Is a Monohull (AMEL) the right choice?

Gary Wells

I did tons and tons of research before deciding Cat vs. mono.  My reasoning was bouncing back and for for several months but ultimately came down to a couple of safety considerations and a couple of financial ones.
The safety ones were Amel specific; stainless steel lifelines, water-tight compartments, center cockpit, hull-to-deck fusing and the rigging itself. Couldn't find any brands that were built the same as the Amel in those regards.

Financial considerations were resale and docking and fuel.  Resale is pretty much always good on the Amel, but I couldn't find a consistently true pattern on the Cats, except at the very high end.  Docking almost always costs 1.5x to 2x for a Cat because you take up two slips and with the benefit if two engines comes the fuel expense, increased maintenance and shortened range of running them.  

The cats are all over the monohulls for spaciousness and an easy-going ride in easy seas. It's true they are generally faster on the runs and faster under motor.  It's also true that (generally) the rigs are taller, the sails are higher off the water, and (as mentioned before) that comfortable rode goes away pretty dramatically in choppy water when one hull strikes a wave differently than the other one.
I guess I also hold the belief that, generically, you cant load a Cat like you can a monohull without the risk overstressing the structure.  That's an un-researched opinion, but I believe it to be true.

Of course, I'm going to vote for a monohull because I chose one and I want you to be like me :)  Joking aside; we've done 4 rally crossings and he cats all made it just fine.  It did seem as though they had some bigger 'adventures' than we did though.  It's a tough thing to quantify ... best let a bit of feeling into the equation as well; ... unless you're planning to sail solo; how does your most important crewmember/Admiral feel about it? 

Best of luck!  Regardless of how you decide, hope to see you cruising around some day.

Gary W
SM 209, Adagio
Fethiye, Turkey

Sv Garulfo

Hi Porter, 

As others have said, it depends on the details of your cruising project. People will defend their own choices, so it's important to relate their point of view to their own project (which sometimes is not actually clear in the various online forum discussions). You will find more people advocating cats there because of simple demographics. There are a lot more people planning island hoping in the tropics than circumnavigating.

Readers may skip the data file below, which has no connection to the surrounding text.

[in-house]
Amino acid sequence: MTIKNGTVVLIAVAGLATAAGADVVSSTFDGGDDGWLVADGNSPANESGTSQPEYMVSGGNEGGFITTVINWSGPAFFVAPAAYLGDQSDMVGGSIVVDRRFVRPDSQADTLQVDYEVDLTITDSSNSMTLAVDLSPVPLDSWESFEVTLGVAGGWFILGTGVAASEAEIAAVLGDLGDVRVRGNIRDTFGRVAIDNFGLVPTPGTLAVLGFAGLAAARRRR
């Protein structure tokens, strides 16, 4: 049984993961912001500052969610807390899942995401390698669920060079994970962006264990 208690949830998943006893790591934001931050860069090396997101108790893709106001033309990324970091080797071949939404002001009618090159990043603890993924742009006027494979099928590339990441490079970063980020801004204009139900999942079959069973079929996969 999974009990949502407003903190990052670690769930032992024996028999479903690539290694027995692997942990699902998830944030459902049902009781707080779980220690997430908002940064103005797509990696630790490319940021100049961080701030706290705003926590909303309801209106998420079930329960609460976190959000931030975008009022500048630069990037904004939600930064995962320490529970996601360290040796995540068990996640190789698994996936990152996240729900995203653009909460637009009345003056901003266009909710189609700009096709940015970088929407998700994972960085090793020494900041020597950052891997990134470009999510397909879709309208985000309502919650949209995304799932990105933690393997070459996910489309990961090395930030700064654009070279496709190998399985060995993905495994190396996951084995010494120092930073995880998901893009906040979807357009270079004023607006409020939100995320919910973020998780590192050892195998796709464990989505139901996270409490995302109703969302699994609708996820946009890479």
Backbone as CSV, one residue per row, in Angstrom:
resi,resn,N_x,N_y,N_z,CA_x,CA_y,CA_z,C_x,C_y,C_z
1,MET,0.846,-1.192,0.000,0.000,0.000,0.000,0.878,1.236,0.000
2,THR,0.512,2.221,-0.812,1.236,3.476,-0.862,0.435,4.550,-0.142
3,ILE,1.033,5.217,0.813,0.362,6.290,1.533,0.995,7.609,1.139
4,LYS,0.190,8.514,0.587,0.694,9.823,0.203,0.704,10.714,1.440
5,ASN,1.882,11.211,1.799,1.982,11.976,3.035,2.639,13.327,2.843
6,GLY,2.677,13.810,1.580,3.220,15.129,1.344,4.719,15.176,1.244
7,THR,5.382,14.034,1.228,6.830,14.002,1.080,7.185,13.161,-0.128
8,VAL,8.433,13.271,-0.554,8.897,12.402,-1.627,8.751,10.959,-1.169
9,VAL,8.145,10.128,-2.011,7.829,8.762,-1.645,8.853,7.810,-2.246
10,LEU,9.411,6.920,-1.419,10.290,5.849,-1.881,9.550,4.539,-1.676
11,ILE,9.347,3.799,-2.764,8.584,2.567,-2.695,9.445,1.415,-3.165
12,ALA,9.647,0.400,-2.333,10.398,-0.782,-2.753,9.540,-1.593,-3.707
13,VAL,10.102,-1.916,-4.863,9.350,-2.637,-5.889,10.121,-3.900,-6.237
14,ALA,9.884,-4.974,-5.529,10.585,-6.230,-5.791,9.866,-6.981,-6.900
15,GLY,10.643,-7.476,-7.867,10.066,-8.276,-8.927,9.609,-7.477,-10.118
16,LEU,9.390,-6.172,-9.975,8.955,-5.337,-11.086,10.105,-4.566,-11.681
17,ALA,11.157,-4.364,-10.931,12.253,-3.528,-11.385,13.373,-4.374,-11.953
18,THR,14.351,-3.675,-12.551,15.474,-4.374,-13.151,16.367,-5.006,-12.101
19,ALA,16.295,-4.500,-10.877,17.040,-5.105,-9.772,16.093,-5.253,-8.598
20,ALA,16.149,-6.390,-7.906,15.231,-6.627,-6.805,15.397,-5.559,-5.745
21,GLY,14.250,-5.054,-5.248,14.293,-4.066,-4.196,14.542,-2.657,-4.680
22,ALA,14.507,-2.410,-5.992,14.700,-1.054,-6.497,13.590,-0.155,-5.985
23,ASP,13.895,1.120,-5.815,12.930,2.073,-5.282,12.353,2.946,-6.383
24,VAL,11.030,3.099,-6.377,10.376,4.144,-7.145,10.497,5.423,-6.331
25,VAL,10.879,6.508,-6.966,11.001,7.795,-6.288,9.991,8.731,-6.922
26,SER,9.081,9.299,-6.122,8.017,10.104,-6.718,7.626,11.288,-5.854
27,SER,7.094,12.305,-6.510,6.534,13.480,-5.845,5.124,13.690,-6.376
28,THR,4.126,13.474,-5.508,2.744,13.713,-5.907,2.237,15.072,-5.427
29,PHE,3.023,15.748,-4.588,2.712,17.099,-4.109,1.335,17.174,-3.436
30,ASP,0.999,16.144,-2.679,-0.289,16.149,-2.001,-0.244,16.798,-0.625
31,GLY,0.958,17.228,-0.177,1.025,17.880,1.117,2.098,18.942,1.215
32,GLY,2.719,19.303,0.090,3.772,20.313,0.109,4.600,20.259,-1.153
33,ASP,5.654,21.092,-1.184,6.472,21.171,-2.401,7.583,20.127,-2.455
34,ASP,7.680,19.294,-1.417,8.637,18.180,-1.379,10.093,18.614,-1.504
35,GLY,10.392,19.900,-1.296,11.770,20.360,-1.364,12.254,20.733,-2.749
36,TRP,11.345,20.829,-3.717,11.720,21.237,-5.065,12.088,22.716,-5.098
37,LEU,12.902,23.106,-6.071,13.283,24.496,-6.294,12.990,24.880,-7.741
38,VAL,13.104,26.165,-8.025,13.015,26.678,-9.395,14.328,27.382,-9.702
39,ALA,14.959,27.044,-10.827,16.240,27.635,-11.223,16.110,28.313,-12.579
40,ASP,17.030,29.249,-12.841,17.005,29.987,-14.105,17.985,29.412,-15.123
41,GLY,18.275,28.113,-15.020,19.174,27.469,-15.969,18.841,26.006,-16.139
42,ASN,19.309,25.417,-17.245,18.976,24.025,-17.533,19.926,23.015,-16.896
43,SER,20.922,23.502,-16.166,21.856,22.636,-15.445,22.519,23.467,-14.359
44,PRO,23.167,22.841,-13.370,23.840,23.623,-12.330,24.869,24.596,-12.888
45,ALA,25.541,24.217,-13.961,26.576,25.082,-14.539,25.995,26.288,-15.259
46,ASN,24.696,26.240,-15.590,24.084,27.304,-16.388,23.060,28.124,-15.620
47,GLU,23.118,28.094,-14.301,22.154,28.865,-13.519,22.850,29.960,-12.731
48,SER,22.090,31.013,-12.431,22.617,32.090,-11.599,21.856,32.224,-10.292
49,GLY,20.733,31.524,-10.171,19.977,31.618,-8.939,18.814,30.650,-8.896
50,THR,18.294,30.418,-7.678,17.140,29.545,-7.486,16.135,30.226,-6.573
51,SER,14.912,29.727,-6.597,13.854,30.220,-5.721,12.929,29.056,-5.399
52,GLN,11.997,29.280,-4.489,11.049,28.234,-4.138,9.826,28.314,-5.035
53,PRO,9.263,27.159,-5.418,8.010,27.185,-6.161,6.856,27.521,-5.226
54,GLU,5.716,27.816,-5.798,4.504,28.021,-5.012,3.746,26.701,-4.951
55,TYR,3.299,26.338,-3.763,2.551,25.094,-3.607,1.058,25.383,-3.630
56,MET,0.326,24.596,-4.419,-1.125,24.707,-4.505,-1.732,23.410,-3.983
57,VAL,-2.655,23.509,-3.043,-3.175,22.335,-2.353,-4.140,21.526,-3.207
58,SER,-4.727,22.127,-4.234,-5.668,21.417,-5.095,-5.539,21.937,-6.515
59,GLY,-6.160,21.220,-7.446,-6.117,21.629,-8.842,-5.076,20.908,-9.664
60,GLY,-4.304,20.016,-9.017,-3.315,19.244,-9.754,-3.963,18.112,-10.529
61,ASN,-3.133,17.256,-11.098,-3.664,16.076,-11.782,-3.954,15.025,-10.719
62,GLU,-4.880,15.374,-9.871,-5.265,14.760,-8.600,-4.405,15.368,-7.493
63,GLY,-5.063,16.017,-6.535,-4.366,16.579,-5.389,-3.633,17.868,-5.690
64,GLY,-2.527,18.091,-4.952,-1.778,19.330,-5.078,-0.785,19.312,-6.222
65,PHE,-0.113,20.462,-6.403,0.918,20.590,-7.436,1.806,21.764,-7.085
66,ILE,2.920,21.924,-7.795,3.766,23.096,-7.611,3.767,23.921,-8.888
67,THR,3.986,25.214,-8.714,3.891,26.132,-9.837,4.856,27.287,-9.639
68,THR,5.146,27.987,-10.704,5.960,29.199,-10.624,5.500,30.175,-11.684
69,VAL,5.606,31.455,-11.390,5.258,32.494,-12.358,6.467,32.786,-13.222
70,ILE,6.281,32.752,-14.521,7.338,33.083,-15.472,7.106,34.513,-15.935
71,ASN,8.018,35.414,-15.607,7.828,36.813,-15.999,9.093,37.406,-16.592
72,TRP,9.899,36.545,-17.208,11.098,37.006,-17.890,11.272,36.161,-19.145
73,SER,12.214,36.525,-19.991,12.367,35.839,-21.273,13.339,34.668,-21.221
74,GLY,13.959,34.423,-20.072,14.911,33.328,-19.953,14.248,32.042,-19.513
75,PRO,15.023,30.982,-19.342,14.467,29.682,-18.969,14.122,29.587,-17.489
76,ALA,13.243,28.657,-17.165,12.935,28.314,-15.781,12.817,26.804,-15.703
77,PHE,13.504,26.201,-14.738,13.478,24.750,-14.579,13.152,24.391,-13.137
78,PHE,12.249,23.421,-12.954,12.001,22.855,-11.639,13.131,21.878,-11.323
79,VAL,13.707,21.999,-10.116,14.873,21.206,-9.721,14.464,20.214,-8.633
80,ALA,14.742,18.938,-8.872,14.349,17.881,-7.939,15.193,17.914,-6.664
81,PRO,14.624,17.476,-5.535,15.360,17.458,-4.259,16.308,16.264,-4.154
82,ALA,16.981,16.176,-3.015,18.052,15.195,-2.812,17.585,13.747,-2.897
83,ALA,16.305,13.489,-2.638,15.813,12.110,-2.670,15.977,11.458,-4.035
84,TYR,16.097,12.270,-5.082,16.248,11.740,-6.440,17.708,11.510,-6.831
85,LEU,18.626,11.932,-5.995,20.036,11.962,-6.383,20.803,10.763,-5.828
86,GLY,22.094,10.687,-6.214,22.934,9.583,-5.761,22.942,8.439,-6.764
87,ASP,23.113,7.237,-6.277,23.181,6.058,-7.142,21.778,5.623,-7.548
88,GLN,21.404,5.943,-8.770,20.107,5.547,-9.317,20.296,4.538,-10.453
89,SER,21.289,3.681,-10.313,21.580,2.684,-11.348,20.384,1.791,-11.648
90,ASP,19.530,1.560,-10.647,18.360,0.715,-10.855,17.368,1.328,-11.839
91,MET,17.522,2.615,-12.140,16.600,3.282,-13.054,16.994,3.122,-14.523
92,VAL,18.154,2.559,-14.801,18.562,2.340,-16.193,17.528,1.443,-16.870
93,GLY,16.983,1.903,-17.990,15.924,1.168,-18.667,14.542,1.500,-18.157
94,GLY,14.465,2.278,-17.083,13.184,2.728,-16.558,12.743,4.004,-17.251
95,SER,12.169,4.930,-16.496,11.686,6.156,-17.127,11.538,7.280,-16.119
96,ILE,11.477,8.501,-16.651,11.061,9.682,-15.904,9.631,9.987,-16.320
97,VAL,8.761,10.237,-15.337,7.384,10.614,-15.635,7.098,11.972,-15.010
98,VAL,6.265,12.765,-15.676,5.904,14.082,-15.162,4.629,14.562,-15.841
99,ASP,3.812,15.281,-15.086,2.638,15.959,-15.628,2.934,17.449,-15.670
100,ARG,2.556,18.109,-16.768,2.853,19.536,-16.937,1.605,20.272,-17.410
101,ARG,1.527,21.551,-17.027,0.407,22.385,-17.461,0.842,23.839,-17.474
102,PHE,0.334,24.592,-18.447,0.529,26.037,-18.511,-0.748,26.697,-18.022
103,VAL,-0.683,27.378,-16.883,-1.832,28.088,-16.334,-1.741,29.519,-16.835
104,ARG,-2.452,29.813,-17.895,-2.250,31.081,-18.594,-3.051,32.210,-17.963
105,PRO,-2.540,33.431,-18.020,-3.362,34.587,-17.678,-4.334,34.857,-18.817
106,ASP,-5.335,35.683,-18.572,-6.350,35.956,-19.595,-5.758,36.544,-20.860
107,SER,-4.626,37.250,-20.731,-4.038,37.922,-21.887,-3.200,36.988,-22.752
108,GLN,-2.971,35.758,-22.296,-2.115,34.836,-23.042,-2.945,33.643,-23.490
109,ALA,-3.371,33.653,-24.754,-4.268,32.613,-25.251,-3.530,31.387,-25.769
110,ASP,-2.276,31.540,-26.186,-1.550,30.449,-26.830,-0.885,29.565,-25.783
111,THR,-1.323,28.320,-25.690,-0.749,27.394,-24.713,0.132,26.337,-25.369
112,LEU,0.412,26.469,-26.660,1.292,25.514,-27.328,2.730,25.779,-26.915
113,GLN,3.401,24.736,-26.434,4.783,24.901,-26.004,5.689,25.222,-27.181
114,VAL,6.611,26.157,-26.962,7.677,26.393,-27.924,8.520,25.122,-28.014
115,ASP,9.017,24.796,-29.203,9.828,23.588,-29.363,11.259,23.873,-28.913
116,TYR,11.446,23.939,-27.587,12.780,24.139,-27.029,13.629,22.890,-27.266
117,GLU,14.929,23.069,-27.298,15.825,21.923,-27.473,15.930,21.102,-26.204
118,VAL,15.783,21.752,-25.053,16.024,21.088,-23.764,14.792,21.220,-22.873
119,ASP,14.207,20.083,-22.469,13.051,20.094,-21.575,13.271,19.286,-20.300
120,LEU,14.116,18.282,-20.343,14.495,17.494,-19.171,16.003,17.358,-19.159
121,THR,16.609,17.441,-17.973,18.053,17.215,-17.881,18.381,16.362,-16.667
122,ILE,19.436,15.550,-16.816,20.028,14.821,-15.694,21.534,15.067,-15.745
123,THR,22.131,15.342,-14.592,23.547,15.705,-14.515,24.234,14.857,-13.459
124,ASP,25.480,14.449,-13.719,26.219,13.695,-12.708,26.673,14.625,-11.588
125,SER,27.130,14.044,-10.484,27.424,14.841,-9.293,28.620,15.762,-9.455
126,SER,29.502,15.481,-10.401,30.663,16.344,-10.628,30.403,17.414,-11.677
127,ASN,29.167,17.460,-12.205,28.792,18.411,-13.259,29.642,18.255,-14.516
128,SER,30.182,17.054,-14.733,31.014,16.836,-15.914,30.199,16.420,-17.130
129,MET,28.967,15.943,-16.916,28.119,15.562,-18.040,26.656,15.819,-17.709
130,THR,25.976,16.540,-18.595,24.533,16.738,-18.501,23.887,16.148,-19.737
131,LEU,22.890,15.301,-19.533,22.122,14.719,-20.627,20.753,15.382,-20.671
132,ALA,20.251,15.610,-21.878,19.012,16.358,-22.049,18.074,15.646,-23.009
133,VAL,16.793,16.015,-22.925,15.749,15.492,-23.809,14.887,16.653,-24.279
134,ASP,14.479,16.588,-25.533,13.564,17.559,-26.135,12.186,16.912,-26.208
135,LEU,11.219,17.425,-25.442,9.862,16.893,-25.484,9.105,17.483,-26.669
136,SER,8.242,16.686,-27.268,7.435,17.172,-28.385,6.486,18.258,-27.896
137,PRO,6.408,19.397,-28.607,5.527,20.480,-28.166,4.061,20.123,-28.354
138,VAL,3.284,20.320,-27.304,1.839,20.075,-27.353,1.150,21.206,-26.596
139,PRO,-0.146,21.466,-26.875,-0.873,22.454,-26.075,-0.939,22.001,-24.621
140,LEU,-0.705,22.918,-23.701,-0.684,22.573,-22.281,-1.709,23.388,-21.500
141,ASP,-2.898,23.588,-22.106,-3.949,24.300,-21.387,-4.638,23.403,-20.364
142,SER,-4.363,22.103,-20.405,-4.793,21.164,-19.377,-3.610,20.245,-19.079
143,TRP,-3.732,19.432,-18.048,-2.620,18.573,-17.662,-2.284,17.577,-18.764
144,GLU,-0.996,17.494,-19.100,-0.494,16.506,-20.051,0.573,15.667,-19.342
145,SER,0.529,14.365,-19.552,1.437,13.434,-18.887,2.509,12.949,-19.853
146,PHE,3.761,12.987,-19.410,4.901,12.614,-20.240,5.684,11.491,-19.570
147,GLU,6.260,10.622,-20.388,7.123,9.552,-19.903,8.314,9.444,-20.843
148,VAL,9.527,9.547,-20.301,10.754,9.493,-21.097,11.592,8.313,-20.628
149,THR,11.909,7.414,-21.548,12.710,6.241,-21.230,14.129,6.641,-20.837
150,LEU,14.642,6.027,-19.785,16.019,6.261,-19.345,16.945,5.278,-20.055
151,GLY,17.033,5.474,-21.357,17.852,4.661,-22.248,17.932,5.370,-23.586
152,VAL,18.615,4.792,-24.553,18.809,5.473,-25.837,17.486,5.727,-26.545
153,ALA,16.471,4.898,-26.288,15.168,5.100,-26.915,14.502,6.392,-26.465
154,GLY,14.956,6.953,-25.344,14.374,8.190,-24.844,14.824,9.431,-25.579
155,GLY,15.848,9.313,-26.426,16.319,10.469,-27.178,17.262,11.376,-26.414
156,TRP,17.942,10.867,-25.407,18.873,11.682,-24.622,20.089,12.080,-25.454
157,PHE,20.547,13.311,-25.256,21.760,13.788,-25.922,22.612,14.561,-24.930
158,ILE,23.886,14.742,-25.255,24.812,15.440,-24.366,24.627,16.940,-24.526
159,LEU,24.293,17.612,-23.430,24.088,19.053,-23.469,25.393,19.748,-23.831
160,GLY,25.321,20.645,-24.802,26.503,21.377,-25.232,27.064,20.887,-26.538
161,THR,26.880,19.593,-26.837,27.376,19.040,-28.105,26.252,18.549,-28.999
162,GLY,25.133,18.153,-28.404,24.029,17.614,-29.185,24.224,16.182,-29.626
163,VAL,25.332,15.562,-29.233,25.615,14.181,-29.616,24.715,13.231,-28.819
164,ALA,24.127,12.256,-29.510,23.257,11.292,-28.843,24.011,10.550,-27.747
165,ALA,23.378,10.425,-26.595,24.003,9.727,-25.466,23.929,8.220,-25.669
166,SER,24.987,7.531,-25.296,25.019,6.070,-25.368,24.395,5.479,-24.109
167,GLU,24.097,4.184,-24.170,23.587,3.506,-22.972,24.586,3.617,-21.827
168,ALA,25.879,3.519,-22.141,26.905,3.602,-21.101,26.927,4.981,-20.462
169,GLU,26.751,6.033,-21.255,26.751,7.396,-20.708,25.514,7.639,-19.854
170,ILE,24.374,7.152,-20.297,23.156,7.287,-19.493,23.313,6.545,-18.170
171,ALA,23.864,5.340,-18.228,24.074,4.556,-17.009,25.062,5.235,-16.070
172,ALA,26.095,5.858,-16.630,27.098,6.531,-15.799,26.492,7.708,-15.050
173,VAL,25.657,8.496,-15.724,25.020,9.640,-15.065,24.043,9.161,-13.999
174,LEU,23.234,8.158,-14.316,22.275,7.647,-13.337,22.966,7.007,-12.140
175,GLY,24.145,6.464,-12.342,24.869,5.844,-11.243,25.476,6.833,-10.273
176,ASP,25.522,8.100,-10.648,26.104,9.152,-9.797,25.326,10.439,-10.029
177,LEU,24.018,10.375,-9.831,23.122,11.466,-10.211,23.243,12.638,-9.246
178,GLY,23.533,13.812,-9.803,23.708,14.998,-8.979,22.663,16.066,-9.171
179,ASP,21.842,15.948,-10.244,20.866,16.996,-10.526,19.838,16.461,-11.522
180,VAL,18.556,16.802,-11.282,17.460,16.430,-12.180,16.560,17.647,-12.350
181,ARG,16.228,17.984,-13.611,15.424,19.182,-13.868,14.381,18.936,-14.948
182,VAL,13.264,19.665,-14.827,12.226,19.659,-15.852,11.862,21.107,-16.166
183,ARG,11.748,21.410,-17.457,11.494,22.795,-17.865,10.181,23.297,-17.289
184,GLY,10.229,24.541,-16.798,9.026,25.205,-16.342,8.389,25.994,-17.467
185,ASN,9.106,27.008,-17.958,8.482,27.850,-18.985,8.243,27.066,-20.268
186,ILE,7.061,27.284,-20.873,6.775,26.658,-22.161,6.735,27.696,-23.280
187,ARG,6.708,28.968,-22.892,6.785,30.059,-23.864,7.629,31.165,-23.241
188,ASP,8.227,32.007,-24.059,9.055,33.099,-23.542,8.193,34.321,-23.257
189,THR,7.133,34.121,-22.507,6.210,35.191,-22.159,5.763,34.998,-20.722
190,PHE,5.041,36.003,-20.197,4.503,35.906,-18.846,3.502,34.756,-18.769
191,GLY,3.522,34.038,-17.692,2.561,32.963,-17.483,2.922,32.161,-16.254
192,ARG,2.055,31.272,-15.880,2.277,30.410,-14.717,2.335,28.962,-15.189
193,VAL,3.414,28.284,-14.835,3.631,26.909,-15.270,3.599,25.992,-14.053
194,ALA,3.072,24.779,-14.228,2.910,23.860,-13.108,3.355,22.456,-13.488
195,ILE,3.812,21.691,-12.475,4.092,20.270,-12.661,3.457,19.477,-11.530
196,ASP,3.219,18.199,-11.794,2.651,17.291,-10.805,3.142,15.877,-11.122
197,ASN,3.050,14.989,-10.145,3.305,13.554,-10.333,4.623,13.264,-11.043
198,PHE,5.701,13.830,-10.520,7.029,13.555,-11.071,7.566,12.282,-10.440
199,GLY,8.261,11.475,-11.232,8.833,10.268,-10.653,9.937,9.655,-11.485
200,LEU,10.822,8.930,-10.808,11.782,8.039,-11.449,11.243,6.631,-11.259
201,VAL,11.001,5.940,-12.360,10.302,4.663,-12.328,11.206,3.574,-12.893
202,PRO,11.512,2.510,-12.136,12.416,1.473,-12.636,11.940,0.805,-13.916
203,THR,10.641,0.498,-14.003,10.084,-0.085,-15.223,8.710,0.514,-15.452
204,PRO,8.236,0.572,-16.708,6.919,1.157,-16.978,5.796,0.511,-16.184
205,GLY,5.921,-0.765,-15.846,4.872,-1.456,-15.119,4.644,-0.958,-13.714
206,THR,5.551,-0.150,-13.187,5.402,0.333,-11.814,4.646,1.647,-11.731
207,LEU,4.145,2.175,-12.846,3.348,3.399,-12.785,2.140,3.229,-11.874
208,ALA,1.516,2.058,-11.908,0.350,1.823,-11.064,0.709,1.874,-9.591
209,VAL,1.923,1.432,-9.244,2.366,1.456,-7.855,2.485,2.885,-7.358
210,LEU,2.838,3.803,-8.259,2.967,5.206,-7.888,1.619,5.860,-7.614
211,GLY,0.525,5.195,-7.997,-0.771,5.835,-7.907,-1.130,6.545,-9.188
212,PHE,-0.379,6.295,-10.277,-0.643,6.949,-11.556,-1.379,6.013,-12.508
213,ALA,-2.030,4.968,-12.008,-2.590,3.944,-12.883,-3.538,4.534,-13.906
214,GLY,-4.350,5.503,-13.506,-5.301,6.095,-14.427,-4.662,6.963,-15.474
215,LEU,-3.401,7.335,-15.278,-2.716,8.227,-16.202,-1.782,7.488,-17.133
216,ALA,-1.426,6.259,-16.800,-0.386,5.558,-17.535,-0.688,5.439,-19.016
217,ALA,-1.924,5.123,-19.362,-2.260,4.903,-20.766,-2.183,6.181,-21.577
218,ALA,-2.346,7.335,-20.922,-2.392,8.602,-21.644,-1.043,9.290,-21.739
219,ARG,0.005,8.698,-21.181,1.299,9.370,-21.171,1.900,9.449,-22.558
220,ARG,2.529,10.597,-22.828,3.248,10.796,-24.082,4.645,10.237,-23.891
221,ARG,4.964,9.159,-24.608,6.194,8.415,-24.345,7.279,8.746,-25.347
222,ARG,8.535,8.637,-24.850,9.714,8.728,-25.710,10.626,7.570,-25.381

Statistics tend to show it: cats are getting more common in the Caribbean, for chartering locally in particular. The boats you will find cruising in farther corners of the world (NZ, SA, Northern Europe, Mediterranean, South America) are more often monohulls. 

Another aspect is the crew. A lot of parents prefer Cats for the space they offer and the expected flat-sailing. On the other hand there are plenty of families cruising monohulls. I think kids will adapt anywhere so it's more the parents' choice for their own comfort.

Our choice for an Amel 54 was done long before we pulled the trigger a few months ago. We did plenty of research and read extensively online and we felt they were the right boat should we want to go anywhere in the world. 
We (2 of us) just spent 3 months in wintery Mediterranean with rougher weather and the boat handled it beautifully. Fast, not that much healing (thanks to the ketch rig), and a lot of momentum to go through the seas. Boat movements were rather predictable depiste the typical confused sea state in the med. I would think a cat would have been tossed around a lot more. The protection of the centre cockpit is fantastic and we could spend night watches there in high winds, big seas and cold temperatures, managing canvas easily. I wouldn't have wanted to be at the backend of a cat, planning to go reefing the main in those conditions. Do-able, of course, and maybe fun the first and second time, but not so much when it's bound to happen again and again for months or years.

In conclusion I would rather sail an Amel around the world and would rather live on a Cat at anchor in the Caribbean.

Hope that helps,


Amel 54 #122
Hyeres, France